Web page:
Well, so far its been a good year. I've managed to honour one of my Resolutions just days after making them- to eat more beans. I think beans are something you have to have grown up eating (I did not) or be patient with your taste buds. Eventually, you'll come to appreciate their humble appeal. During this time of proclaimed "economic uncertainty" people everywhere are talking about cooking with a budget. There are lists and articles aplenty with tips on how to stretch your dollar and eat well for less. This is proof that some of the worlds best foods are created out of poverty, peasantry, and difficult times. It is an incredibly satisfying thing to create a tasty, hearty, healthy meal for pennies a serving. Beans are a food that offer all the nutritional elements that we should be eating more of: complex carbs, vegetable protein, fiber, multitudes of vitamins. Beyond that, they are good for the earth, can be stored for years, used in countless cuisines and dishes, are easy to ship and are an affordable stable. But whatever...they are also the ultimate comfort food, can be mopped up with bread (yum!) and tasty too, which is mostly what I care about.
If you can, buy your beans somewhere that you know has a high turnover. Unfortunately, there are no labeling laws that require sellers to tell you when your beans were harvested and most often than not the beans in that bag are a mixture of harvests. This is not essential, but once you've had "last crop" beans (those that are sold within a year of harvesting them), you appreciate their tender beauty. Buy them from a farmer, ask a farmer to grow them, grow them yourself, or get them from a busy ethnic or dry goods store. Look for packages with few broken beans or cracked skins, which can also be a sign of age or poor storage.
The beans you see in the photo are my "bean babes" brought to me by a very kind Canadian living in LA. They are from the Napa valley you see. Yes normally I'm a hardcore "eat local" kind of girl, but there are some things that don't fall into that category. I am not alone in my enthusiasm for this bean producer. Rancho Gordo seems to have some enjoyed some of the "farmers are the new celebrity chefs" fame and are seen on restaurant menus throughout the US, written about all over the internet and beyond. Unfortunately, we can't get them to us in Canada, by conventional means anyway, so I came up with other ways. I still have a pretty good supply, so I use them carefully. But don't worry, you can get perfectly good beans where you shop too.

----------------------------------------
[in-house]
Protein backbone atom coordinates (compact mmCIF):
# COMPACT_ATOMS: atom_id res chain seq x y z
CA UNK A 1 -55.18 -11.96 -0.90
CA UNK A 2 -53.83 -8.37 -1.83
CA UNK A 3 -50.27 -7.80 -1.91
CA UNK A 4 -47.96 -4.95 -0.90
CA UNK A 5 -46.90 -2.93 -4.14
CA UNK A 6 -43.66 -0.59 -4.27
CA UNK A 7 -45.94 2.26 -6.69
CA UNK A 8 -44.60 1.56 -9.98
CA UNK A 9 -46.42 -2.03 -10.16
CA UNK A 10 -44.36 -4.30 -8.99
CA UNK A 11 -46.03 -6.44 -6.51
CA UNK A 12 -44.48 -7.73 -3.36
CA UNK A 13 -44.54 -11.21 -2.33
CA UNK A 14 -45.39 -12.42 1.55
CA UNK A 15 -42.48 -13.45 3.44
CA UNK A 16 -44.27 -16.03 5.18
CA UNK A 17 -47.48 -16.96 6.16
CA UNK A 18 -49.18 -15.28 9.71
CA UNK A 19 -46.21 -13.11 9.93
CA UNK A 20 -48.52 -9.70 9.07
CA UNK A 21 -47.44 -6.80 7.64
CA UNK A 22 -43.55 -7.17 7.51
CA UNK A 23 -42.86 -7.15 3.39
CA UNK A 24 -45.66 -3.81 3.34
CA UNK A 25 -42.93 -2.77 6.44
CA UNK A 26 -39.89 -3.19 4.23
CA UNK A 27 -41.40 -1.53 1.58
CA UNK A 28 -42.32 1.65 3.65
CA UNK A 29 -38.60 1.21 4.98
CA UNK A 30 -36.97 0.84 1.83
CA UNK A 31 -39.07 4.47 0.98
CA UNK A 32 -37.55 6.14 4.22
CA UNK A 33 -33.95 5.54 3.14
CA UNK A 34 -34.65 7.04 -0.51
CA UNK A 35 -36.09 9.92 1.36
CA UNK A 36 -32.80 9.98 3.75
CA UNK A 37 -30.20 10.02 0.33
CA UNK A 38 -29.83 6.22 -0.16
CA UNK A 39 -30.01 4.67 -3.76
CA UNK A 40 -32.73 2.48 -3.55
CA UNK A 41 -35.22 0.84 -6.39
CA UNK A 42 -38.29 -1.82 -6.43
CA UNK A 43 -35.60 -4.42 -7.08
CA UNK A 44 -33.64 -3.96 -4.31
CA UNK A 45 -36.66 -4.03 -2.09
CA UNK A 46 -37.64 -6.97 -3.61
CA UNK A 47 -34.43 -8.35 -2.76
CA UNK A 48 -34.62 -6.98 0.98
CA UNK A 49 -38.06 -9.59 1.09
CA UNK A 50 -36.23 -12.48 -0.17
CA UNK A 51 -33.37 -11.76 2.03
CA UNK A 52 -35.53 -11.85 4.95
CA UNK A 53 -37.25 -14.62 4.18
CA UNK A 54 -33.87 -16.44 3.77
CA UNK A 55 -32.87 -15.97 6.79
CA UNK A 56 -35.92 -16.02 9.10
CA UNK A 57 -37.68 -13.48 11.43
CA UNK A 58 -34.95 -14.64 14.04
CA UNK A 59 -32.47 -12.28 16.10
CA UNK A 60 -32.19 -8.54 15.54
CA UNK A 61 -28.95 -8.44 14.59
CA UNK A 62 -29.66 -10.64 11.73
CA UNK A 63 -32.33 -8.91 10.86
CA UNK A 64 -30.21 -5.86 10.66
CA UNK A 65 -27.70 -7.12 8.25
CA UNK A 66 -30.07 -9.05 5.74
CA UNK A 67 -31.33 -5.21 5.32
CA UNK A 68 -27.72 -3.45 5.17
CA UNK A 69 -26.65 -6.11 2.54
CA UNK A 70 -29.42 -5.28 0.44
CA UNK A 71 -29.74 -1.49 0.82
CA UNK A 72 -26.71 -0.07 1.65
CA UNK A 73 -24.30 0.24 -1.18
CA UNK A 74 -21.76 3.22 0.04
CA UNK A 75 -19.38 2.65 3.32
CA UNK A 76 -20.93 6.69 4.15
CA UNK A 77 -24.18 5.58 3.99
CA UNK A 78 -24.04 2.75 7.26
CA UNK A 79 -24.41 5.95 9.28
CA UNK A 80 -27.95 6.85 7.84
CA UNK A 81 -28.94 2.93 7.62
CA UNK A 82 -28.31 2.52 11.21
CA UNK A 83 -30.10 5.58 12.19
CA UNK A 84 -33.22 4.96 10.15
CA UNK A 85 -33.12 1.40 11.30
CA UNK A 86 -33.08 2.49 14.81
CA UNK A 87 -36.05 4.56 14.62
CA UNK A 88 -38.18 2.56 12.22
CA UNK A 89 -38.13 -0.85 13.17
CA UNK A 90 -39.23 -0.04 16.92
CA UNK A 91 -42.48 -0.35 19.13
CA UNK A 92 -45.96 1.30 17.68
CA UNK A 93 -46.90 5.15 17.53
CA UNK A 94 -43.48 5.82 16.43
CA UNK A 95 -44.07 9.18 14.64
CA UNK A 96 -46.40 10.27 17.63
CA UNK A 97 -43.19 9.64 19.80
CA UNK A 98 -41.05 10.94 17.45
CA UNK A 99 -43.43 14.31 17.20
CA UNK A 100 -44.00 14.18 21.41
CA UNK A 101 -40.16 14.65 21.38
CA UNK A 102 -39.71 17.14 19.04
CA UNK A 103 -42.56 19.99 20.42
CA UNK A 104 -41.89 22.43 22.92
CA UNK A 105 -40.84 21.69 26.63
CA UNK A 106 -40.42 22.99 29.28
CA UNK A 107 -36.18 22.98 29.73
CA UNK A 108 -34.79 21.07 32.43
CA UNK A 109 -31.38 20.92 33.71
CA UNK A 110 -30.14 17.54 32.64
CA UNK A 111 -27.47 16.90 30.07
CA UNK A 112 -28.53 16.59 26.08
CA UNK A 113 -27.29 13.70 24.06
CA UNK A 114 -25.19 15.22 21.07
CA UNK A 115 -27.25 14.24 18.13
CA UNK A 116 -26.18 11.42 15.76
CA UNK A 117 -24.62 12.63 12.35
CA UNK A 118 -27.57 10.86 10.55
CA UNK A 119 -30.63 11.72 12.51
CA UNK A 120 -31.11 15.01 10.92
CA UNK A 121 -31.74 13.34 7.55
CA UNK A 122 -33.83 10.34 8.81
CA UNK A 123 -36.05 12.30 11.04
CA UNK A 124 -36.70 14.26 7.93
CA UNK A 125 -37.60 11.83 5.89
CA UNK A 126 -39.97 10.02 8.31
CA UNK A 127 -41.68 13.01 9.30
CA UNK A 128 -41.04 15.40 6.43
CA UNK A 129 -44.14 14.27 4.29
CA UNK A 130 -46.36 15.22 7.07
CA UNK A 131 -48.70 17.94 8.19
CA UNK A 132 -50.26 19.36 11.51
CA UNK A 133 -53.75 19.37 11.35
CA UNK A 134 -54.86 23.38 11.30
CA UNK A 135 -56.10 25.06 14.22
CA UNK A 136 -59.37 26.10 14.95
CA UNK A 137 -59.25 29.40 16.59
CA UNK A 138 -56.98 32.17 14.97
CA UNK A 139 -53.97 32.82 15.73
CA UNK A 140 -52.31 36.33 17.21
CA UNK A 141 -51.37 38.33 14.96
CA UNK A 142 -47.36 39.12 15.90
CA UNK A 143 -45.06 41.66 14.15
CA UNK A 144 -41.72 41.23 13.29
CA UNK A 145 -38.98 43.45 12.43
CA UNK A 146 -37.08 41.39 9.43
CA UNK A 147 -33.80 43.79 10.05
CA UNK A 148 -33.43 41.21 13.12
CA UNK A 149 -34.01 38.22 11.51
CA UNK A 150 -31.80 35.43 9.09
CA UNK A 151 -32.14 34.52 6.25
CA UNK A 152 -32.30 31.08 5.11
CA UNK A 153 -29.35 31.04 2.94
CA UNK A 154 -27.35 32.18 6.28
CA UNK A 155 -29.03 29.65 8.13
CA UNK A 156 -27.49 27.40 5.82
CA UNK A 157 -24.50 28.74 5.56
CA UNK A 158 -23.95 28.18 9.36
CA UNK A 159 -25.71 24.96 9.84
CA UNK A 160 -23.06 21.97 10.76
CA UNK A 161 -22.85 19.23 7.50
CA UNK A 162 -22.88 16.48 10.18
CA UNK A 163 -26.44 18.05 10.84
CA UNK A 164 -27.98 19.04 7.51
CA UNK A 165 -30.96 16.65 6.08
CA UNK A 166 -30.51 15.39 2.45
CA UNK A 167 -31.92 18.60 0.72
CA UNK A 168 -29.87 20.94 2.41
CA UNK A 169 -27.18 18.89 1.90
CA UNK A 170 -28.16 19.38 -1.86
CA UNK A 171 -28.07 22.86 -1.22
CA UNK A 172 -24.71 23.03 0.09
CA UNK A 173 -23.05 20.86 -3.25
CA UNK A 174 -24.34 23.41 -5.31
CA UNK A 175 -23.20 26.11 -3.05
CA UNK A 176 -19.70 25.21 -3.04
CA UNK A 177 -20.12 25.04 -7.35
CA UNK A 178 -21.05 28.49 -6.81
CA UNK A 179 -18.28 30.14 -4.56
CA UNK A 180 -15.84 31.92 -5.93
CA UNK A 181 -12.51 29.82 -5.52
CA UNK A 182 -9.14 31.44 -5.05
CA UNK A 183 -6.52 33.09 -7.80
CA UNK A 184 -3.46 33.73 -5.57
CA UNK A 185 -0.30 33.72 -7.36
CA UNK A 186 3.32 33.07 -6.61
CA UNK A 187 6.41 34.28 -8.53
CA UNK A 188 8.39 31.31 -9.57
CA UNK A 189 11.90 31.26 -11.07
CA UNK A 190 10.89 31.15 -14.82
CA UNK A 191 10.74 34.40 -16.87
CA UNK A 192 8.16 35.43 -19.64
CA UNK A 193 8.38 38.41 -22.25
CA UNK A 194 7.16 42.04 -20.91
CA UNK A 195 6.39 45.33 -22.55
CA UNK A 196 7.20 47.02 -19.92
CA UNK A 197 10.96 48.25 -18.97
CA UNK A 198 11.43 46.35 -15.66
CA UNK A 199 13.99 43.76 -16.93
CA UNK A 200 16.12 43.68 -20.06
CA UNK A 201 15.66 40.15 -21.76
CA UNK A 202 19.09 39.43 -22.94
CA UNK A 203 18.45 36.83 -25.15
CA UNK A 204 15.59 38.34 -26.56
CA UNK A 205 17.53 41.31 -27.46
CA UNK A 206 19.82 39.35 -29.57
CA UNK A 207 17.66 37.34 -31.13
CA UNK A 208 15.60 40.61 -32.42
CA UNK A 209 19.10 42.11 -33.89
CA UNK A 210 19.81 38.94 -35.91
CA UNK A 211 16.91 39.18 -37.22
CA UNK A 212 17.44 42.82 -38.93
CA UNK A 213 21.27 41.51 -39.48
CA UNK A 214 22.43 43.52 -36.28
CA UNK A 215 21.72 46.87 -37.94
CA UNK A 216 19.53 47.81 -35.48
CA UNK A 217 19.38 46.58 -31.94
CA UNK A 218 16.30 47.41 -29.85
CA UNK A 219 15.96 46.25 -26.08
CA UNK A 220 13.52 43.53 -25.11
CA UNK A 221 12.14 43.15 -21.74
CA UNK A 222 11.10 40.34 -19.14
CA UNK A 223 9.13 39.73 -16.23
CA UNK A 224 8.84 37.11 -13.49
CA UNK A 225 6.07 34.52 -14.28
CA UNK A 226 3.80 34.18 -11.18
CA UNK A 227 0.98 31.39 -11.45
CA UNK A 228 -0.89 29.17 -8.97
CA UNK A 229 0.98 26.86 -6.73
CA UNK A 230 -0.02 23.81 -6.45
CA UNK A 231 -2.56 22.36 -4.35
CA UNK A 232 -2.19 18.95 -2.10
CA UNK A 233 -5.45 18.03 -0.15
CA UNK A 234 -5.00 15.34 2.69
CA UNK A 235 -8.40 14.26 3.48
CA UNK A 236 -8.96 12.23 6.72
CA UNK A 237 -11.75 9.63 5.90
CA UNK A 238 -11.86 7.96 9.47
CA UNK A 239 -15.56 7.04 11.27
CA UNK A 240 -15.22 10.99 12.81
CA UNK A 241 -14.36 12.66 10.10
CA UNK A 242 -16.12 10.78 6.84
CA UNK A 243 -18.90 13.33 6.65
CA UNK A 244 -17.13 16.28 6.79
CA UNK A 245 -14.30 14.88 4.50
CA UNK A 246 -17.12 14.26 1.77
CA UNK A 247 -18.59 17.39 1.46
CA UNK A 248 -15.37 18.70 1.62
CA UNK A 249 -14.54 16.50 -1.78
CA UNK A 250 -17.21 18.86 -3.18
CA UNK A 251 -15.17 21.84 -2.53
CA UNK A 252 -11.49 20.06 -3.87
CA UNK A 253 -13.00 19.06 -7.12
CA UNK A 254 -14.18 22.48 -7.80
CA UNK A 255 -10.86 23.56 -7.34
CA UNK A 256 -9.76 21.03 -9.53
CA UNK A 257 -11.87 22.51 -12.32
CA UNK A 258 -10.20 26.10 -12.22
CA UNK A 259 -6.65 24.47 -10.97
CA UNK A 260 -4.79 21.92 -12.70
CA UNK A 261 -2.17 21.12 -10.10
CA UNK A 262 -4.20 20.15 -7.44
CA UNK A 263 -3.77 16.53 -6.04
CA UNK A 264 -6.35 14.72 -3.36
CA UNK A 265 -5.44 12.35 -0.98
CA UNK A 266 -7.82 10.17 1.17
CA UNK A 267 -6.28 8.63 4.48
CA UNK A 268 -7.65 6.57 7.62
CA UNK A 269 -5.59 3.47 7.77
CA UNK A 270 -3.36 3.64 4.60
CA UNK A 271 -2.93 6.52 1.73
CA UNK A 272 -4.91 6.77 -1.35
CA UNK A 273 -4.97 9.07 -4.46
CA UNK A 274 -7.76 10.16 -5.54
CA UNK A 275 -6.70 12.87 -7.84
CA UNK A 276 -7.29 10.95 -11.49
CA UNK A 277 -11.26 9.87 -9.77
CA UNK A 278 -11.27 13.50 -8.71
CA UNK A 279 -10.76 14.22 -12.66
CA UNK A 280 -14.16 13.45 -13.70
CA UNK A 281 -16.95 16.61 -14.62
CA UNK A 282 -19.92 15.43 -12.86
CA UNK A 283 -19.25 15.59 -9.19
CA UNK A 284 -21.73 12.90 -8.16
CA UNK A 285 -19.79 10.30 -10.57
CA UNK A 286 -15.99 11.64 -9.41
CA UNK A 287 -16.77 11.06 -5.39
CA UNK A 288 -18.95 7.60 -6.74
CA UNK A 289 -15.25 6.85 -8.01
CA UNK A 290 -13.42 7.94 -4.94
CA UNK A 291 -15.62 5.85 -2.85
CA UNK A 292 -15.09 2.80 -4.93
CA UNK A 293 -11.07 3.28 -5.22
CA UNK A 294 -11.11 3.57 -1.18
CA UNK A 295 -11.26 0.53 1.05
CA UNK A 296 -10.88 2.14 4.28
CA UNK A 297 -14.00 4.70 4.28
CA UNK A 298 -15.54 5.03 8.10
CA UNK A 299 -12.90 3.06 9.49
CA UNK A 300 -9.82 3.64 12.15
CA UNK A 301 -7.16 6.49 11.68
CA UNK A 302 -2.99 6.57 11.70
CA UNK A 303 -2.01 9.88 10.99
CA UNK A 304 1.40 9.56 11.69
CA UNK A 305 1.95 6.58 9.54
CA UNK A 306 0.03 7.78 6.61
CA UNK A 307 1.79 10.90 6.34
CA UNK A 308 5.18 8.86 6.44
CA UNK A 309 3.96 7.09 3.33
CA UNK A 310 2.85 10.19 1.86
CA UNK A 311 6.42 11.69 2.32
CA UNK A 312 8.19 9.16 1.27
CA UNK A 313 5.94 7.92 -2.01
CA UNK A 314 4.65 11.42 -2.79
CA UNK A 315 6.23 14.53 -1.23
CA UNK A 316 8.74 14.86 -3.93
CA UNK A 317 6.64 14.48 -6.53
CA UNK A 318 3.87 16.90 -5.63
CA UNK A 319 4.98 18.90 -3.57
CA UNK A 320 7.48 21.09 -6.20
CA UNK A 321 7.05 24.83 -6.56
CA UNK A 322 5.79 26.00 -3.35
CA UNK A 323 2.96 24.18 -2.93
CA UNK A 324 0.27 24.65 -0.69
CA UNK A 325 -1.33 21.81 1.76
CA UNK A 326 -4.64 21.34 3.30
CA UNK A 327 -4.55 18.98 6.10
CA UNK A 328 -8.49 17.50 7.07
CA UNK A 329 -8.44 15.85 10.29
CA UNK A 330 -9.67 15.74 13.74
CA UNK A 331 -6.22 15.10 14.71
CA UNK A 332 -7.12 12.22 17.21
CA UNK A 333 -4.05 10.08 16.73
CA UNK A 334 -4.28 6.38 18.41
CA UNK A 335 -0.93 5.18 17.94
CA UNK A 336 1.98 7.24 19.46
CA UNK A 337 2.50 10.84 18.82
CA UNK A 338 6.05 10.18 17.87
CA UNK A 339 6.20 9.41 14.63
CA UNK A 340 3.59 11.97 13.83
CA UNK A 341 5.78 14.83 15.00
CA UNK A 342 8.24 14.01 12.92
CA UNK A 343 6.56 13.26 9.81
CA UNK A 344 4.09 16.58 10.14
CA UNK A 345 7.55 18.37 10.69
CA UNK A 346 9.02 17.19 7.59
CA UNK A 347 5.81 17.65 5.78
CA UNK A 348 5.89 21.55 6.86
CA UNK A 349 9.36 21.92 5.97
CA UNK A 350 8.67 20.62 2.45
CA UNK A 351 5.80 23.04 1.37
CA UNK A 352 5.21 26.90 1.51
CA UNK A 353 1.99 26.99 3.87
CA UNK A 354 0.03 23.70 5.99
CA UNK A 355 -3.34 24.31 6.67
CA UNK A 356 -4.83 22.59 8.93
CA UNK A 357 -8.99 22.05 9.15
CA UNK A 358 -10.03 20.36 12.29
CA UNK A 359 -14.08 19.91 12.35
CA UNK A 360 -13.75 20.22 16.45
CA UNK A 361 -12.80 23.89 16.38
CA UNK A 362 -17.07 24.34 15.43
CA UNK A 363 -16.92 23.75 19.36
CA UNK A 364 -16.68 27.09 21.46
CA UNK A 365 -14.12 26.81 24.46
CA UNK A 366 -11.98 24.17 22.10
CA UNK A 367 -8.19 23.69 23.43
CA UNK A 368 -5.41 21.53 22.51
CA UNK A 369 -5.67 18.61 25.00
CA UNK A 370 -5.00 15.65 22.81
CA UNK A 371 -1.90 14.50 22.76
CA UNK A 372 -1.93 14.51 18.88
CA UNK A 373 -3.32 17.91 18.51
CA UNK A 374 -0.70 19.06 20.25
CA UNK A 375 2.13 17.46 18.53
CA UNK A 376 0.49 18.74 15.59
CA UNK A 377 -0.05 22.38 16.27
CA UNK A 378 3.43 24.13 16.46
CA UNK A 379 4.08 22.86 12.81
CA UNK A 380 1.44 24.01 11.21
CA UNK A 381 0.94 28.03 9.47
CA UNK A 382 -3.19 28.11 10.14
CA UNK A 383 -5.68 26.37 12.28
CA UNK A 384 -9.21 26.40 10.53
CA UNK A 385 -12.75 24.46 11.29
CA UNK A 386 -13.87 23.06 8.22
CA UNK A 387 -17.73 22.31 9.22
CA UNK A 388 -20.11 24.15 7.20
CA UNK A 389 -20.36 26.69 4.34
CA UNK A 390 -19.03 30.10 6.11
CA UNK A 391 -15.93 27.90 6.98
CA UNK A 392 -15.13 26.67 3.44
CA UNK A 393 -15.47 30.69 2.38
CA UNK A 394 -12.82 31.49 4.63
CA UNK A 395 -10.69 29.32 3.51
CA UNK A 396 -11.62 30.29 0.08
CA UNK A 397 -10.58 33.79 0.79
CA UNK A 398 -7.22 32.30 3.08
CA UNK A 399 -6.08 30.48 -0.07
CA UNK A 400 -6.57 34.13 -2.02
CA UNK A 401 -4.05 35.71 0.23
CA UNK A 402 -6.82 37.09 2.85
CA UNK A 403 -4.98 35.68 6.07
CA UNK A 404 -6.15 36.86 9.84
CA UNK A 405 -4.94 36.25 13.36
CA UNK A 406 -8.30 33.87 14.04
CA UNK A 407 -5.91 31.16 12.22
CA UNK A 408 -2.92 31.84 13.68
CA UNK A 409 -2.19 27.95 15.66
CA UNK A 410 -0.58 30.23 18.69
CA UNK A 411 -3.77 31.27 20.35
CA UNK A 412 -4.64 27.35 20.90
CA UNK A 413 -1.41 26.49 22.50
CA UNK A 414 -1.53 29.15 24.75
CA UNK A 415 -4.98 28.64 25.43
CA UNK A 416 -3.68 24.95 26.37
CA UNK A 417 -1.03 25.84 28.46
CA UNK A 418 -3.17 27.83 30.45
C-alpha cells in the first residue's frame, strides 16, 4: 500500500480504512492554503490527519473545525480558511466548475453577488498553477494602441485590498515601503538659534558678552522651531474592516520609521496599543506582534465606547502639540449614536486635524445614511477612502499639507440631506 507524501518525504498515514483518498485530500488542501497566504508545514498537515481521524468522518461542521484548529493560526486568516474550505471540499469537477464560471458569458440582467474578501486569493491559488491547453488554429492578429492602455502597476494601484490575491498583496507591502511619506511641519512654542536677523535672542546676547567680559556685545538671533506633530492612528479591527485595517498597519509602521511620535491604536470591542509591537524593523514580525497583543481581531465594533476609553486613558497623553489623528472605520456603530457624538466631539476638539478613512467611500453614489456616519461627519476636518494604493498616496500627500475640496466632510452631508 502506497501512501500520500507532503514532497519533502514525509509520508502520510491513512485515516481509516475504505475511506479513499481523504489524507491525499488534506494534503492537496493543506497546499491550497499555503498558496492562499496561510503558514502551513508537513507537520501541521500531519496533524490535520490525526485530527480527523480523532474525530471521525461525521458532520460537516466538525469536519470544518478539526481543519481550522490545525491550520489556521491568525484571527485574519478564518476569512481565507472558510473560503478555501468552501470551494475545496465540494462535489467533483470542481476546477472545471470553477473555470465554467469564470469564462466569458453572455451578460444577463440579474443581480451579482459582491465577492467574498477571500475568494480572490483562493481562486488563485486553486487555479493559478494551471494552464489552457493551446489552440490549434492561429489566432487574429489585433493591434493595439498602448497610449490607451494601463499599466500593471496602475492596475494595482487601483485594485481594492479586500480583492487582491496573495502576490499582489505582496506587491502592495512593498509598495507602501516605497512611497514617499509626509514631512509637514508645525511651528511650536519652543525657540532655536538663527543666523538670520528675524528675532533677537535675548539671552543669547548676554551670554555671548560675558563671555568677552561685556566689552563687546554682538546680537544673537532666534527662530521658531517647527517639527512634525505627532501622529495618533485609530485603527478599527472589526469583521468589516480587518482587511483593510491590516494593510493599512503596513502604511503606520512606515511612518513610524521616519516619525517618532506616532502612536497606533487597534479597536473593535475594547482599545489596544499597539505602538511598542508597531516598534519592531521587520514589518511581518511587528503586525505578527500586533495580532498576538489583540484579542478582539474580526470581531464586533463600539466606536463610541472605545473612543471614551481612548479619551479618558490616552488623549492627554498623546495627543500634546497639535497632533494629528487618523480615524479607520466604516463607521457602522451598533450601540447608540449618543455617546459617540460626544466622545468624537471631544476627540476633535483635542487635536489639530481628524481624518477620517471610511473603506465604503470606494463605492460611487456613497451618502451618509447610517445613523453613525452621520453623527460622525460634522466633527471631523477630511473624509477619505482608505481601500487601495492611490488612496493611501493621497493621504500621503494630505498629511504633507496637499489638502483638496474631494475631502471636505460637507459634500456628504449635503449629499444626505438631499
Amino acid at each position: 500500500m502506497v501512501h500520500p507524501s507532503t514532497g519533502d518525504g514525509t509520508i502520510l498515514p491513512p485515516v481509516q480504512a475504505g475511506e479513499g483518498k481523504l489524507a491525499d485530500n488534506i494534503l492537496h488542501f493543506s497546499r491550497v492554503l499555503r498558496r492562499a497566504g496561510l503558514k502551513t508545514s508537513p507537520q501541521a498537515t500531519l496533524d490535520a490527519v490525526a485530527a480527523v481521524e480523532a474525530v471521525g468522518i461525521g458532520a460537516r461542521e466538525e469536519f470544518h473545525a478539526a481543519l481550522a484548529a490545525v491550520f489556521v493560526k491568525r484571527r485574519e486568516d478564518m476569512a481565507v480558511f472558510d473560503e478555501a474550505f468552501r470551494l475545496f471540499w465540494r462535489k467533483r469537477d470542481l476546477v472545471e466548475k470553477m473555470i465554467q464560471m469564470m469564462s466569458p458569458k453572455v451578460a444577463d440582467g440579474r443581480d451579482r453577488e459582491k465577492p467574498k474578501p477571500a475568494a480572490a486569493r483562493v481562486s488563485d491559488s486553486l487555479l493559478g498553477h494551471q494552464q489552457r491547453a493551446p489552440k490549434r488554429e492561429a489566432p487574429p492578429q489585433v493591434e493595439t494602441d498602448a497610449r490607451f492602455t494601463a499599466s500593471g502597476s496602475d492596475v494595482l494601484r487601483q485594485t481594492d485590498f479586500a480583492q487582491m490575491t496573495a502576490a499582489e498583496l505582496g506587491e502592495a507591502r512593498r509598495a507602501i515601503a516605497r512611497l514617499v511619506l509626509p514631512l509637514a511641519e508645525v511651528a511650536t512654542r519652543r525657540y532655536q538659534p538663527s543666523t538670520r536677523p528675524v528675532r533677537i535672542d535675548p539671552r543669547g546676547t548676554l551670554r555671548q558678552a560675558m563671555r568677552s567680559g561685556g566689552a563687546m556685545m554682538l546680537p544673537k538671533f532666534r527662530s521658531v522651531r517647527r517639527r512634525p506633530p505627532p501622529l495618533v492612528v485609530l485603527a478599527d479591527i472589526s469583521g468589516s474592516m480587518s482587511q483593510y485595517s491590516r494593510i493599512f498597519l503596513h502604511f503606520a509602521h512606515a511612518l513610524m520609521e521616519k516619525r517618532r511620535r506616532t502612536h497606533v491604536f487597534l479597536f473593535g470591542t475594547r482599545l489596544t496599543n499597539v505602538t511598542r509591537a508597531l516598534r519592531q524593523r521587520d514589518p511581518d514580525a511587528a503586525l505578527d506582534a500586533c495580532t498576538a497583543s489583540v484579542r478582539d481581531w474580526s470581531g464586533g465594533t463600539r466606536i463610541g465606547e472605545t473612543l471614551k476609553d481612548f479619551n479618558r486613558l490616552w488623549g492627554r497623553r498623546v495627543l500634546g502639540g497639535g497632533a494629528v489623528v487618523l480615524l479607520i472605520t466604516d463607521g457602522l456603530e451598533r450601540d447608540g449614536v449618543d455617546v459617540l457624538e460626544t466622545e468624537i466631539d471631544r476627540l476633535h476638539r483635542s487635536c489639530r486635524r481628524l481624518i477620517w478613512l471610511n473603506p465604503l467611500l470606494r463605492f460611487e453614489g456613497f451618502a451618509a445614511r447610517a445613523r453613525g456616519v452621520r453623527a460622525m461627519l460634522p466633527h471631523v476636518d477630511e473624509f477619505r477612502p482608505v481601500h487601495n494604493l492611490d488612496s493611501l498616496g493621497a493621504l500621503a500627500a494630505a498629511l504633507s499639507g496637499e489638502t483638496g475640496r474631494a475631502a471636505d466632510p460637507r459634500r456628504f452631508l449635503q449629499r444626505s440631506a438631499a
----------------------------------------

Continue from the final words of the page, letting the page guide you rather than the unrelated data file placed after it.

Baked beans are something I crave during the winter. There are so many variations but lately I was wanting the classic maple/Boston baked bean variety. This is my own recipe, full of sweet molasses, rich tomato paste and bright spices. Serve these in a bowl with cornbread or Irish soda bread, some coleslaw and perhaps baked squash wedges. This makes a lot which makes sense since it takes some time to make it. They will freeze with no problem and will keep in the fridge for a few days. Add some stock to leftovers for a nice soup.
Spicy Sweet Baked Beans
1 pound navy beans
1 shallot, finely chopped
2 cloves garlic, rough chopped
8 oz pancetta, or lean bacon, thickly sliced and cubed
1 tbsp dry mustard
1 Tbsp Worcestershire sauce
5 Tbsp tomato paste
1/4 cup molasses
1/4 cup maple syrup
1/3 cup dark rum
1 tsp ancho chile powder
2 tsp other dried ground chile, I used urfa biber
1/2 tsp cumin
1. Cook beans: place in large dutch oven. If you have cast iron, use it. Cover with cold water by 2 inches. Bring to a boil, boil hard for 3 minutes. Remove from heat. Let sit for 1 hours. Drain and rinse beans. Cover with water by 2 inches. Bring to a boil, reduce heat to simmer gently but actively. Cook until just tender, about 1 hour, depending on size and age of beans. Add 2 tsp salt when they are almost "there". You want them done, but still be resistance when you bite into one. Keep watch and taste beans often. If you notice a lot falling apart, turn the heat down a bit.
2. Heat oven to 300 degrees. Drain beans and put in a bowl, reserve bean water. Heat 1 Tbsp olive oil in pot over medium heat. Once hot, add onion and saute until translucent. Add garlic and saute 1 minute more. Remove from pan to food processor or blender.
3. Add rest of ingredients and blend together well. Add to bowl with beans, stir gently.
4. Add chunks of bacon to bottom of pot. Pour beans over top. Top off with bean water to cover by 1 inch.
5. Place in 300 degree oven in the middle. Baked for 2-3 hours uncovered. If the beans start to show themselves too much, add more bean water a little at a time. After about 1 1/2 hours taste to adjust salty, sweet or spicy flavours to your liking. When the beans are done, crank the oven to 400. Scoop the pieces of bacon to the top of the pot and place in oven. Cook for about 5 minutes until the bacon starts to brown and crisp a bit.
6. Remove from oven, place lid on top and keep warm if needed.